> > to my ancestors as a token of my gratitude. When they take it, they will
> > convert it into something bigger and give it back. If the blessing comes in
> > the form of money, I buy some food and bring a tiny bit of it to my
> > ancestral shrine along with some water, which symbolizes peace. I pour the
> > water for them and say that this is a moment of celebration. I leave the
> > water and the food there overnight, allowing the ancestors to continue
> > participating in the good that has happened to me as well as the challenges
> > that I will encounter.
> > Connecting With the Ancestors
> > Malidoma: Every person in this country should have a shrine in their home
> > dedicated to their ancestors, so that whenever a crisis occurs in the
> > family, that crisis can be brought to the ancestors' attention. Explain the
> > situation [to the ancestors] as something that is far beyond your capability
> > to handle. Beg the ancestors to contribute energetically to resolving the
> > problem. Make promises, if necessary. For example, you could tell the
> > ancestors that if you resolve the crisis, you're going to buy tons of food
> > and invite all your friends to come eat and celebrate the recovery. You know
> > how Africans love parties, so why not make a party into a ritual? The
> > ancestors love to know that you can give something of yourself away to make
> > many people happy. The key to success and transformation is to create
> > positive energy in the lives of many people. That energy comes back in terms
> > of resolving all kinds of conflicts.
> > Creating a Shrine
> > Malidoma: One of the primary elements [in a shrine] is a stone or many
> > stones that speak to you in some way and touch your soul. These represent
> > the ancestors. If you have photos of your ancestors, include them as well.
> > You might also include masks. There are many African masks here in the West,
> > but they are treated merely as art objects. We need to incorporate masks
> > into sacred spaces and treat them as representatives of powers from the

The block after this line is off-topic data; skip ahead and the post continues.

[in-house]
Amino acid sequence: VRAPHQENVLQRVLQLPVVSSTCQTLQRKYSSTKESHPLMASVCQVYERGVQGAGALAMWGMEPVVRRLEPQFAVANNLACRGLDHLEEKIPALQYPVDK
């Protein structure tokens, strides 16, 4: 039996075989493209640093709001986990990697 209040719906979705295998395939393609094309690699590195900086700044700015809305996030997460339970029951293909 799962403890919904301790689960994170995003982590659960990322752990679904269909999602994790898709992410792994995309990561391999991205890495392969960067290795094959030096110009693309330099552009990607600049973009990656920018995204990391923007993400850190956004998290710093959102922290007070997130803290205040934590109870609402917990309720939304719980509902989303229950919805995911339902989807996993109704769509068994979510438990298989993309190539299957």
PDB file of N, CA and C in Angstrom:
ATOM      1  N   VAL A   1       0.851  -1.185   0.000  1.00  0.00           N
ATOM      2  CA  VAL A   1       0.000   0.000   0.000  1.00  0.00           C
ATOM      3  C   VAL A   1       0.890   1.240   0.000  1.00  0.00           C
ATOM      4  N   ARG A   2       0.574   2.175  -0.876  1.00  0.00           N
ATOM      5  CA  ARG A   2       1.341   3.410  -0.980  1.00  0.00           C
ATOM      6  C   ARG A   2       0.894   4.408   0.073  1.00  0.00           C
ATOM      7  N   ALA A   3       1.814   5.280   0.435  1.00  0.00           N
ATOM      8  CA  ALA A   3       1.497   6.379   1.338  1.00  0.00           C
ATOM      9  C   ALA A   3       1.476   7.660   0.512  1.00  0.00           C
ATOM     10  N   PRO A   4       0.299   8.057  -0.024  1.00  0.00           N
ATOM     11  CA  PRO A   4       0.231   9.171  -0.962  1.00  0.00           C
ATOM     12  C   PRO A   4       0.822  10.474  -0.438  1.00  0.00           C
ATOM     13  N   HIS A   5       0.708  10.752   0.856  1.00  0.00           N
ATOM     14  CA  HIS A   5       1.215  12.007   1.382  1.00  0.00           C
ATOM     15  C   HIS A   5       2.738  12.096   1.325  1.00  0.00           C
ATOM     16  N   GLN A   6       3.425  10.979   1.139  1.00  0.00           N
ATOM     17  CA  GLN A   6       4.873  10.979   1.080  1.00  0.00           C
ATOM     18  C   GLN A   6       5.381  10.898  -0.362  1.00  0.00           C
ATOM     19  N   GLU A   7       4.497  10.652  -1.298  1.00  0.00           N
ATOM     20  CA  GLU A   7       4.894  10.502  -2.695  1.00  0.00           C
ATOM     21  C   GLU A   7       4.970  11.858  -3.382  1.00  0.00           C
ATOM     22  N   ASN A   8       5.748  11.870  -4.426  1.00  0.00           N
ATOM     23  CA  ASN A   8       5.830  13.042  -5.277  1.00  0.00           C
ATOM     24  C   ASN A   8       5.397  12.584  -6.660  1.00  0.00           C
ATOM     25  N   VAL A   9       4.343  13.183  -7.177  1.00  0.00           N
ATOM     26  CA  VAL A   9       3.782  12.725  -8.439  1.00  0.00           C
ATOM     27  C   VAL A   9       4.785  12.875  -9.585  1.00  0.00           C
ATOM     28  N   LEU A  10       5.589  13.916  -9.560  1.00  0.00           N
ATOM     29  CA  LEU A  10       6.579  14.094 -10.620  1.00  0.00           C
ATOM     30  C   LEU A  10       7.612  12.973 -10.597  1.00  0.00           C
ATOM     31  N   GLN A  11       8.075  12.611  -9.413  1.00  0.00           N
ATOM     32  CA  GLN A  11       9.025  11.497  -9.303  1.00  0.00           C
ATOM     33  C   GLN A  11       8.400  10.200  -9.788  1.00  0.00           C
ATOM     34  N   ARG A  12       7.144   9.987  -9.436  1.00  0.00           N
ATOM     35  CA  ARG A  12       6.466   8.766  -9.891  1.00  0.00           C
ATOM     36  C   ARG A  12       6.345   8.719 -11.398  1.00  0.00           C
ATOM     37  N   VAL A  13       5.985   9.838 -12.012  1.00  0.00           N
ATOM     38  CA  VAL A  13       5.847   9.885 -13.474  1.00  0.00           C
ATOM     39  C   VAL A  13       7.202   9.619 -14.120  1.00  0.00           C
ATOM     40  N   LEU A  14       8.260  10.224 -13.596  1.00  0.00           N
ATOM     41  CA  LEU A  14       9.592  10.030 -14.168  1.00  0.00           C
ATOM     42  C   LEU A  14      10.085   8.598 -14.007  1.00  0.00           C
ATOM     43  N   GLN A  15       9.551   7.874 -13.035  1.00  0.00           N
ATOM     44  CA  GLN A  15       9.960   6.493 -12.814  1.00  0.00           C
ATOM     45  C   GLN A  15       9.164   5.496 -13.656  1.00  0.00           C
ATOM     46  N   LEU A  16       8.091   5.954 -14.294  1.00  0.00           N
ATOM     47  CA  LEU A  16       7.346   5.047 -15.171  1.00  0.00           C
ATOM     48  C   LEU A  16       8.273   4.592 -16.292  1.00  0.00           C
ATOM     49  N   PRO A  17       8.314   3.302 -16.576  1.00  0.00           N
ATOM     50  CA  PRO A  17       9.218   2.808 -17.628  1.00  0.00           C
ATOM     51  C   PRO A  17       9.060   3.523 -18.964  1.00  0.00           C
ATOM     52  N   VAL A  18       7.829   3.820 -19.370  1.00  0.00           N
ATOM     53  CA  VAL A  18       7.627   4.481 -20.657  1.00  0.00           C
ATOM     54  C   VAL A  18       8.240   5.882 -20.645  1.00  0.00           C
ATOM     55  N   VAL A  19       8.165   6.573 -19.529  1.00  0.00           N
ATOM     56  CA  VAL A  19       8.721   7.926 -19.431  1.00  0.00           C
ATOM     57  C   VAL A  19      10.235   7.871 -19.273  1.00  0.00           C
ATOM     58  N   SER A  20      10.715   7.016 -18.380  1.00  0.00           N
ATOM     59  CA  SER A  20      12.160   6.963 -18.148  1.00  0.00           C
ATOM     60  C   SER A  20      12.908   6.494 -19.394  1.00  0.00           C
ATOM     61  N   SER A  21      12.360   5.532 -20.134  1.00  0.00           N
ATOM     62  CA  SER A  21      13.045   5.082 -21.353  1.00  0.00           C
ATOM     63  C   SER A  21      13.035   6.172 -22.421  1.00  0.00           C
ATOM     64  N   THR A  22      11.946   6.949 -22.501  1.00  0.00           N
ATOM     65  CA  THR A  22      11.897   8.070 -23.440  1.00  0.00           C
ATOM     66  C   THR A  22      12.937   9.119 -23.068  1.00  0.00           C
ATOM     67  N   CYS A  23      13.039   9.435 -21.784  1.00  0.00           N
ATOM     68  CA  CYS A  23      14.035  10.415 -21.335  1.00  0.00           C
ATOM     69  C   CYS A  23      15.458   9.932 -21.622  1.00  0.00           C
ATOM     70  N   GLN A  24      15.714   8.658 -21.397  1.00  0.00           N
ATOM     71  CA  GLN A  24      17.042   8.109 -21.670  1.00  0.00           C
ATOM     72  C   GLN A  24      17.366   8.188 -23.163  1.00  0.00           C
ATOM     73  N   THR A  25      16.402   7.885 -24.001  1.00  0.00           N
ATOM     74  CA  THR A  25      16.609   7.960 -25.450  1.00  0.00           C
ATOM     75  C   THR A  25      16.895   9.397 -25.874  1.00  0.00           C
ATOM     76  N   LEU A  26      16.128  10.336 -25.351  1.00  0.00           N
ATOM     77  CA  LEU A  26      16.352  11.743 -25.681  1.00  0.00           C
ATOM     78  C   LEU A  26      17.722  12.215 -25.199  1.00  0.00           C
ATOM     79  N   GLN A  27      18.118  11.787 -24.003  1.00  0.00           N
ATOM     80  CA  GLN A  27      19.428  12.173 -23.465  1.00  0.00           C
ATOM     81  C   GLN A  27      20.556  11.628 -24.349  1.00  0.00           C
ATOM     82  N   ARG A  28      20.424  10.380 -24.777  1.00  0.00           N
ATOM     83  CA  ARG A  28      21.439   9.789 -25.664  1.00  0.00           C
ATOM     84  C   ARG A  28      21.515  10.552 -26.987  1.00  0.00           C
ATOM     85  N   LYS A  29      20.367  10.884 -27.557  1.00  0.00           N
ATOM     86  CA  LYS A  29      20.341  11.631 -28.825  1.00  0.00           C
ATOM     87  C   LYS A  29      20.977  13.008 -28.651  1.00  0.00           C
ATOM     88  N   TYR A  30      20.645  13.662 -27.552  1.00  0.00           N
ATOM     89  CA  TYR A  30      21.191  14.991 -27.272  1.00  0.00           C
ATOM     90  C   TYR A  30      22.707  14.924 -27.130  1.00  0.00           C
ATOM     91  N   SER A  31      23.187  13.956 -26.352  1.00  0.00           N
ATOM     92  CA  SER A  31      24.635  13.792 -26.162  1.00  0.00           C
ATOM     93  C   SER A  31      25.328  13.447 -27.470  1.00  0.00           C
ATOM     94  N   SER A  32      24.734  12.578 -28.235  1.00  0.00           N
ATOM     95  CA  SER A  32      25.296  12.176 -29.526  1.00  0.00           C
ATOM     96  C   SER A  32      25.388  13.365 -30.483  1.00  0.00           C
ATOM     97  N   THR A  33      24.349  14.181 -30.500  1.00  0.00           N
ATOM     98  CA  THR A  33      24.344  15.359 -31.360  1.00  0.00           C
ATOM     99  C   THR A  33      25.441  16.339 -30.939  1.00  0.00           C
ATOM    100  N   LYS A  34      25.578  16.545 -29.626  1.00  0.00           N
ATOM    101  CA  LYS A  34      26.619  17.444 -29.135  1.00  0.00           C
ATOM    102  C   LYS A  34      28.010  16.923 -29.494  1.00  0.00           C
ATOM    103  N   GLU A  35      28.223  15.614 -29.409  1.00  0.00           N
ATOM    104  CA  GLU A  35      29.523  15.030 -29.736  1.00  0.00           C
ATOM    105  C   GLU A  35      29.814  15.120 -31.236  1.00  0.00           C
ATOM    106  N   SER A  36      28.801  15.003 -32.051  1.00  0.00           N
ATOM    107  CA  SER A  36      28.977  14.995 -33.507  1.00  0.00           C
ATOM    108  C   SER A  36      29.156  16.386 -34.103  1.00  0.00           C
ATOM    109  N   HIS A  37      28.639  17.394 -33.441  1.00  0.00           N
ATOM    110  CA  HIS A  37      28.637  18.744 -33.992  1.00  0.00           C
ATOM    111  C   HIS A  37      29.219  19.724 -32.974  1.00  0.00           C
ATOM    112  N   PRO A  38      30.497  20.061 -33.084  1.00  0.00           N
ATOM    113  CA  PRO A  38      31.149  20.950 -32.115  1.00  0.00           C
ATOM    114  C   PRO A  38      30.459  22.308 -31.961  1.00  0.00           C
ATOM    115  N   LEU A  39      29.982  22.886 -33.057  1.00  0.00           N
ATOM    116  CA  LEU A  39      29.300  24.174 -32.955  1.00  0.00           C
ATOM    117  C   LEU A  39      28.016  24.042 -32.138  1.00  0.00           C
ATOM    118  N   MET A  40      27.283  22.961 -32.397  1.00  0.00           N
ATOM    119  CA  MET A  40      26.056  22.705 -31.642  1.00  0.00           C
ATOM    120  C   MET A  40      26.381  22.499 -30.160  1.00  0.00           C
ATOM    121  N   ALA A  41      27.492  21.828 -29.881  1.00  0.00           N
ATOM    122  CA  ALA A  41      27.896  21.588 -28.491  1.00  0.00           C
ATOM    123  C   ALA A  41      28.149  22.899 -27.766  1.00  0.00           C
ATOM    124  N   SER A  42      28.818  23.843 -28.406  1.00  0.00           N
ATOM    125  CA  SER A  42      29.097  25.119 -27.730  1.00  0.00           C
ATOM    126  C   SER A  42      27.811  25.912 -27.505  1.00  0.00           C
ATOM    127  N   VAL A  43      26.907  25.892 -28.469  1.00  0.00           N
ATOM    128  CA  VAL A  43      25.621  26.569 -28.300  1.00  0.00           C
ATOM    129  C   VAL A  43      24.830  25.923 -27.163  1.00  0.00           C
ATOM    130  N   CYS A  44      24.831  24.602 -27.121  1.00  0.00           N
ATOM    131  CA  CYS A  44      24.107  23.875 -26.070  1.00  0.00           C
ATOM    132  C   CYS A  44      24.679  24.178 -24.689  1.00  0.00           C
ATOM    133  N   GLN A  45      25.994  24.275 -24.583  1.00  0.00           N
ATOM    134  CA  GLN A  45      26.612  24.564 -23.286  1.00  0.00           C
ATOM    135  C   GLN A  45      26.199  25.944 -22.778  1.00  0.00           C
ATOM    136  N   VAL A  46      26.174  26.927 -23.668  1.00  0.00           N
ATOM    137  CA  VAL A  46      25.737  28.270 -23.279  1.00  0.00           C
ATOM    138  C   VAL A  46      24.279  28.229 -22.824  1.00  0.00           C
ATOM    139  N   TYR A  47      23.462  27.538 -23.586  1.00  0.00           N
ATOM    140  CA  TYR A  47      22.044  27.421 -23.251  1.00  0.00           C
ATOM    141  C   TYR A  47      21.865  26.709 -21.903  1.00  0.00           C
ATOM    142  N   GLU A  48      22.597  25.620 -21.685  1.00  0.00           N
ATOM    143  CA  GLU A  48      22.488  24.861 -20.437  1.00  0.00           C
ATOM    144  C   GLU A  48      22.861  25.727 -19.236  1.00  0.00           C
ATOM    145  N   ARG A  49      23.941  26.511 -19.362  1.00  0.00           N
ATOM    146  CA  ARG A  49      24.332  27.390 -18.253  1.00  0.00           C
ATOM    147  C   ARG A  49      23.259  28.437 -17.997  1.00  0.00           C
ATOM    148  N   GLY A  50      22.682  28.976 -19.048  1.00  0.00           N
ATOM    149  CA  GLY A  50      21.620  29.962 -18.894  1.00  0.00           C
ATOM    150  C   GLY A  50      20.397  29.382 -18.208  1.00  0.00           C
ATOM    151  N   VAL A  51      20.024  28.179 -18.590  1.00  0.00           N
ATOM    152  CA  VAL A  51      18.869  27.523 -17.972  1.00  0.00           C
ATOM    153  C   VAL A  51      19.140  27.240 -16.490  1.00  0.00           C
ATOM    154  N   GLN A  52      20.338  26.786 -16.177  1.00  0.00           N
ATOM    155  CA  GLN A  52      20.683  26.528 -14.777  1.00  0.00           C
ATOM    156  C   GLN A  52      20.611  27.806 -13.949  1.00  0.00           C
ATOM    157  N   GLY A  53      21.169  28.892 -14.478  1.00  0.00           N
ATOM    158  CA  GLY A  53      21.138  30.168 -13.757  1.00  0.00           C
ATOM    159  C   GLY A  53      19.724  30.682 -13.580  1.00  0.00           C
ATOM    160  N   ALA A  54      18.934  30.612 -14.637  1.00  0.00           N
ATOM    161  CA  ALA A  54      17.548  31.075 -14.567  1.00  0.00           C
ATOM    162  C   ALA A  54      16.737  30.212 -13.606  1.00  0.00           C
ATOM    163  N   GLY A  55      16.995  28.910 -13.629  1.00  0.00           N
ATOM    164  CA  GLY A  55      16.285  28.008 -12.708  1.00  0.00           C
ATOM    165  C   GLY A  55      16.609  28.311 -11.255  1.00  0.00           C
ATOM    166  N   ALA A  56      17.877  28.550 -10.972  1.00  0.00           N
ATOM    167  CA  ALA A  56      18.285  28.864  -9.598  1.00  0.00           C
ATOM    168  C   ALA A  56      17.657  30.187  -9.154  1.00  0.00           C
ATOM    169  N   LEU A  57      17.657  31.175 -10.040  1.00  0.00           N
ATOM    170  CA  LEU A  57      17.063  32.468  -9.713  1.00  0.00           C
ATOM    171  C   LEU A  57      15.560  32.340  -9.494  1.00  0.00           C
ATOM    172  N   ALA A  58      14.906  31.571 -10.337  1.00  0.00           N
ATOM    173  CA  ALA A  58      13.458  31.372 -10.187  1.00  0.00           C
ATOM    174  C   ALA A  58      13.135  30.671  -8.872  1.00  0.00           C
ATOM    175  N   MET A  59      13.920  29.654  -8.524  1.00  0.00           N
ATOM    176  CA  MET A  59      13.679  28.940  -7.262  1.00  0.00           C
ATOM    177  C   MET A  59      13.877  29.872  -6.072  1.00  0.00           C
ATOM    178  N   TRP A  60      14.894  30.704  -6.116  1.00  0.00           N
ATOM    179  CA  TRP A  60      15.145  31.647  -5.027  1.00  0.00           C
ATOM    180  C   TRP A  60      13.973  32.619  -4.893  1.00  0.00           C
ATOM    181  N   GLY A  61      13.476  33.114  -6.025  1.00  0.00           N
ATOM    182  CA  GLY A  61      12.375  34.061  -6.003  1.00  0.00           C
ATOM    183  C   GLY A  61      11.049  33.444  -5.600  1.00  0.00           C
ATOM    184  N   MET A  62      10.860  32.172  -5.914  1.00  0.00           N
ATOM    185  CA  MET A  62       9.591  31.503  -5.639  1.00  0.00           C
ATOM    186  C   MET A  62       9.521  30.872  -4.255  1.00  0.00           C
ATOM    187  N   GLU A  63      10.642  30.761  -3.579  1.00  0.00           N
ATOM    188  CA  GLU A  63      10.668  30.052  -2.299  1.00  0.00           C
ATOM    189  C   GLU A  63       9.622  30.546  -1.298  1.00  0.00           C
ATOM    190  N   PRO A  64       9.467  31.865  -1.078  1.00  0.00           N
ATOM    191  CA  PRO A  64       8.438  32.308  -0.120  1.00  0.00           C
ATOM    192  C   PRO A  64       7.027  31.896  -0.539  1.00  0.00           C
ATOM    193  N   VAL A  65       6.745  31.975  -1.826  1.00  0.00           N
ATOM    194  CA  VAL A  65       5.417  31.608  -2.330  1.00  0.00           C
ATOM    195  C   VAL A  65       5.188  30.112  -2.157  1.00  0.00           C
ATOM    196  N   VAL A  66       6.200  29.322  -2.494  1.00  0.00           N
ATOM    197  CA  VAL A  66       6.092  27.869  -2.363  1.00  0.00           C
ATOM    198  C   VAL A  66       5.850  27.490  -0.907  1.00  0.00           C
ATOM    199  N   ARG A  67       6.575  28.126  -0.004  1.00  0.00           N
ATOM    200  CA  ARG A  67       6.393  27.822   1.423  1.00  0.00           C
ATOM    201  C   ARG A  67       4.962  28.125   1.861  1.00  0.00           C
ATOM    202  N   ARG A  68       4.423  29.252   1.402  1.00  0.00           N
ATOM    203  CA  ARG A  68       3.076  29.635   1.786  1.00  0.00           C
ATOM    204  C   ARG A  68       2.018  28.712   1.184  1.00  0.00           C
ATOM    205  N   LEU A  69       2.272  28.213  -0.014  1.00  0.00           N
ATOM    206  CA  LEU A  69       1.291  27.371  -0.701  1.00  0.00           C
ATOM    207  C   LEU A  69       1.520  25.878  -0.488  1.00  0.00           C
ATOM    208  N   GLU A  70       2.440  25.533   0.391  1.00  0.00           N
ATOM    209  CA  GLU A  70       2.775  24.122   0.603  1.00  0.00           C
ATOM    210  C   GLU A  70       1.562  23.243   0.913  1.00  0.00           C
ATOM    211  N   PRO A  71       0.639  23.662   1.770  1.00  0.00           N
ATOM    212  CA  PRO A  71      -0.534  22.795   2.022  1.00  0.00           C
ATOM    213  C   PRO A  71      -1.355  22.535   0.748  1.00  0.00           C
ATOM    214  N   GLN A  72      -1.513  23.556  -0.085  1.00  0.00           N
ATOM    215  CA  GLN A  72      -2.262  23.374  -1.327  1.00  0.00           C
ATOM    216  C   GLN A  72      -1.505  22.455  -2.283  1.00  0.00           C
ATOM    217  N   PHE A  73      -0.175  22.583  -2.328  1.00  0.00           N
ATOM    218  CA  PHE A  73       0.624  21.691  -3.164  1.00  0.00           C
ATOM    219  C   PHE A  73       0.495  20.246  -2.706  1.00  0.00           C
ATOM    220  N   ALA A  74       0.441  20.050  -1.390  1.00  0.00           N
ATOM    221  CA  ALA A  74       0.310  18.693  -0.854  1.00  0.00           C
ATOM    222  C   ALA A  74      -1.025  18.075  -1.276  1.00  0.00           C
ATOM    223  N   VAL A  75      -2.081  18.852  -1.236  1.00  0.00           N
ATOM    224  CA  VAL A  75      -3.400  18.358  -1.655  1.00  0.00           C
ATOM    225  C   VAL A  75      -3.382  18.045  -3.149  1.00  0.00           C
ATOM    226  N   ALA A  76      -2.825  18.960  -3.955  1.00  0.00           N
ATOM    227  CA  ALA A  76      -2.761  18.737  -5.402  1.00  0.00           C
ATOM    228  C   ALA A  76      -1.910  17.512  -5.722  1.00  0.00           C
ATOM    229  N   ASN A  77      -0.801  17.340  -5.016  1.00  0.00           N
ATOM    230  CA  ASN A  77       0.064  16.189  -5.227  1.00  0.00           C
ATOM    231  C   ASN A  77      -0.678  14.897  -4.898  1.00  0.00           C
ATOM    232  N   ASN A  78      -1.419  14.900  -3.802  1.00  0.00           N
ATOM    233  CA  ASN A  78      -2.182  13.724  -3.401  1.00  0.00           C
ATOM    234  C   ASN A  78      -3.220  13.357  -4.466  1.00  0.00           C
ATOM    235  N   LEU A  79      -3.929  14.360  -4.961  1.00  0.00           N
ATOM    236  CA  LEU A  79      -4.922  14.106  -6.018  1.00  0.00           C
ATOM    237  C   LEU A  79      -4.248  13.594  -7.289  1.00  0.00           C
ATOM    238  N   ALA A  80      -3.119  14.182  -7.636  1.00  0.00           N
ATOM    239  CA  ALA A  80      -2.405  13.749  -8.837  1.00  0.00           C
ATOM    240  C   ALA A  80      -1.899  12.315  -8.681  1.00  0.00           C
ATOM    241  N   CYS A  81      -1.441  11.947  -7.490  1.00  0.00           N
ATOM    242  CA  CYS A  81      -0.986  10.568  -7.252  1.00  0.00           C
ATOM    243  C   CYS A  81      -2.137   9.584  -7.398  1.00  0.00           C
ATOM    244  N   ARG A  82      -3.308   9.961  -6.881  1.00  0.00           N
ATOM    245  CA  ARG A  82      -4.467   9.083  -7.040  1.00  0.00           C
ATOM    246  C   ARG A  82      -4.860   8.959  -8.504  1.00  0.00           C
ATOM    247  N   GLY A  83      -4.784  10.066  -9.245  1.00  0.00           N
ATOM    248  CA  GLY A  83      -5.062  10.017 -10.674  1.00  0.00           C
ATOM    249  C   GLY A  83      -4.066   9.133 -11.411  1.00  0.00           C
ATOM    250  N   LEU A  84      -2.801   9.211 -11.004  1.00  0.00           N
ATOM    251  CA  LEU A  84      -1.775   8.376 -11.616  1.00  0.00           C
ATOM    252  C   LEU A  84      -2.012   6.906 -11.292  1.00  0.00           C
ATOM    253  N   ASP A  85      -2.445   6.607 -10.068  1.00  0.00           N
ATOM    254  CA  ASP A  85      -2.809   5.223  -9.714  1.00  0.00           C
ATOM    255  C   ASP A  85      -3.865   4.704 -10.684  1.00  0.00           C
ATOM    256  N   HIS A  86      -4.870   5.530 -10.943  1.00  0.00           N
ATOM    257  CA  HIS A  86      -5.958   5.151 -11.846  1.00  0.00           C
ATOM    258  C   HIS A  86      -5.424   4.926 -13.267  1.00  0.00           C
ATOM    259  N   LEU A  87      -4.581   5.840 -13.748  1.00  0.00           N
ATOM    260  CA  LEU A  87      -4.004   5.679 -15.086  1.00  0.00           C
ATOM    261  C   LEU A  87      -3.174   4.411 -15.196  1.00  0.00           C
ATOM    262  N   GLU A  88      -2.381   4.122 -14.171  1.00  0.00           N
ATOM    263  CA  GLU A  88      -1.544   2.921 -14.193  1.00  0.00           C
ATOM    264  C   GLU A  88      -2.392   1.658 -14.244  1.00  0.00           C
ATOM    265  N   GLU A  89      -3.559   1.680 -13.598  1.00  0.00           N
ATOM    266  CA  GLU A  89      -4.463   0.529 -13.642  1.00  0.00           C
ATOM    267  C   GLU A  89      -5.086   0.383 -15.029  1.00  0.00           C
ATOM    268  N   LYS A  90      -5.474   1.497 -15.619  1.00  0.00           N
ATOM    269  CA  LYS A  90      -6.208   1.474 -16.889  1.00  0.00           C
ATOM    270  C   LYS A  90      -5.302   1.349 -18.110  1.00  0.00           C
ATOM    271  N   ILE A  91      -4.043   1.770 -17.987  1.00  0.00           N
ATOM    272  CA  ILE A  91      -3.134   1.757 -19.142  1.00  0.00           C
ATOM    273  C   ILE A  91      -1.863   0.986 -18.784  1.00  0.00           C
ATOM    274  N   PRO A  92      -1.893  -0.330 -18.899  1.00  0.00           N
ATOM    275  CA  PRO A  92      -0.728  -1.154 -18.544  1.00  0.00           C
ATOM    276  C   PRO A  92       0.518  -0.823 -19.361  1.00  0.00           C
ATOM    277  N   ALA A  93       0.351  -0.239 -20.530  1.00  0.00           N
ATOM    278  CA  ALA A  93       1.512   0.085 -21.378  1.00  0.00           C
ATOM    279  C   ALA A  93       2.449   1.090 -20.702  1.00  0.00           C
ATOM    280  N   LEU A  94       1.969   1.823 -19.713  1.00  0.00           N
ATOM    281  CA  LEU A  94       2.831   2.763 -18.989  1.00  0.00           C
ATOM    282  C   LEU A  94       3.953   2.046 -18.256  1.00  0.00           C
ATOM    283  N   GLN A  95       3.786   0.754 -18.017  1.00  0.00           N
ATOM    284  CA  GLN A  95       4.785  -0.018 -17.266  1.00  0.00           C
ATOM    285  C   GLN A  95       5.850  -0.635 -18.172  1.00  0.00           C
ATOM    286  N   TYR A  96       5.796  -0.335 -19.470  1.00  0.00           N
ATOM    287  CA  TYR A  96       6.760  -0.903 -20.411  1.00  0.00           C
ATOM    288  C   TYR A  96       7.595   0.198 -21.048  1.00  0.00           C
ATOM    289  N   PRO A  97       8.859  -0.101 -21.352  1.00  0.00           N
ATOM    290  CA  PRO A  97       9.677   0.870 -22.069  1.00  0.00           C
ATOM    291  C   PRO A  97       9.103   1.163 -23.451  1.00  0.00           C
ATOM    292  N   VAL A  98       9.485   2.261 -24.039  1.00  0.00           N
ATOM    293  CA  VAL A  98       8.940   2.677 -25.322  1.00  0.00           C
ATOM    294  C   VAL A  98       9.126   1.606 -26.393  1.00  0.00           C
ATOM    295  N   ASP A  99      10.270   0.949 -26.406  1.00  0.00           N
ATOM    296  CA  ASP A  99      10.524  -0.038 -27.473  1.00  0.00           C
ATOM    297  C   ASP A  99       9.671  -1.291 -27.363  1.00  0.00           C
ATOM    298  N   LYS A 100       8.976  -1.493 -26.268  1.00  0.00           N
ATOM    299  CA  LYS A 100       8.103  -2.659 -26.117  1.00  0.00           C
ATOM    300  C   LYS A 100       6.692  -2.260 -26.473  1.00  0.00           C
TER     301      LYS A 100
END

> > other side. You also have to have some soil from the land where you live and
> > some water in a container that you consider special. Keep a candle burning
> > constantly as a symbol of the light that is always there for you so that
> > when you have something to share, you can go to your shrine and just speak.
> > Sobonfu: A shrine should always fit whatever you are dealing with. Each
> > thing you place on the shrine has to have some meaning to you. You shouldn't
> > just collect things for your shrine.
> > Malidoma: If you want to assist someone who is going through a crisis, put
> > his or her picture on your shrine and keep it there until you' ve helped
> > lessen the crisis. Also, every time you experience something unusual,
> > something transforming, and there is an object connected to that experience,
> > see it as an object that wants to join your shrine. Your shrine is not
> > fixed. Over time, it becomes a history of your life.
> > Diane Weathers is a frequent contributor to ESSENCE.
> > Books by Malidoma Somé include Of Water and the Spirit (Viking Penguin,
> > $13.95), Ritual: Power, Healing and Community (Viking Penguin, $12.95), and
> > the recently released The Healing Wisdom of Africa (Putnam, $24.95). Sobonfu
> > Somé explores the Dagara's approach to intimate relationships in The Spirit
> > of Intimacy (William Morrow, $19.95). Correspondence to the Somés should be
> > sent care of Echoes of the Ancestors/Wisdom of Africa, P.O. Box 4918,
> > Oakland CA 94605-6918; or call (510) 639- 7637.
> > Diane Weathers, Lifestyle: Culture: The Wisdom of the Somés. Vol. 29,
> > Essence, 12-01-1998, pp 124, 126,.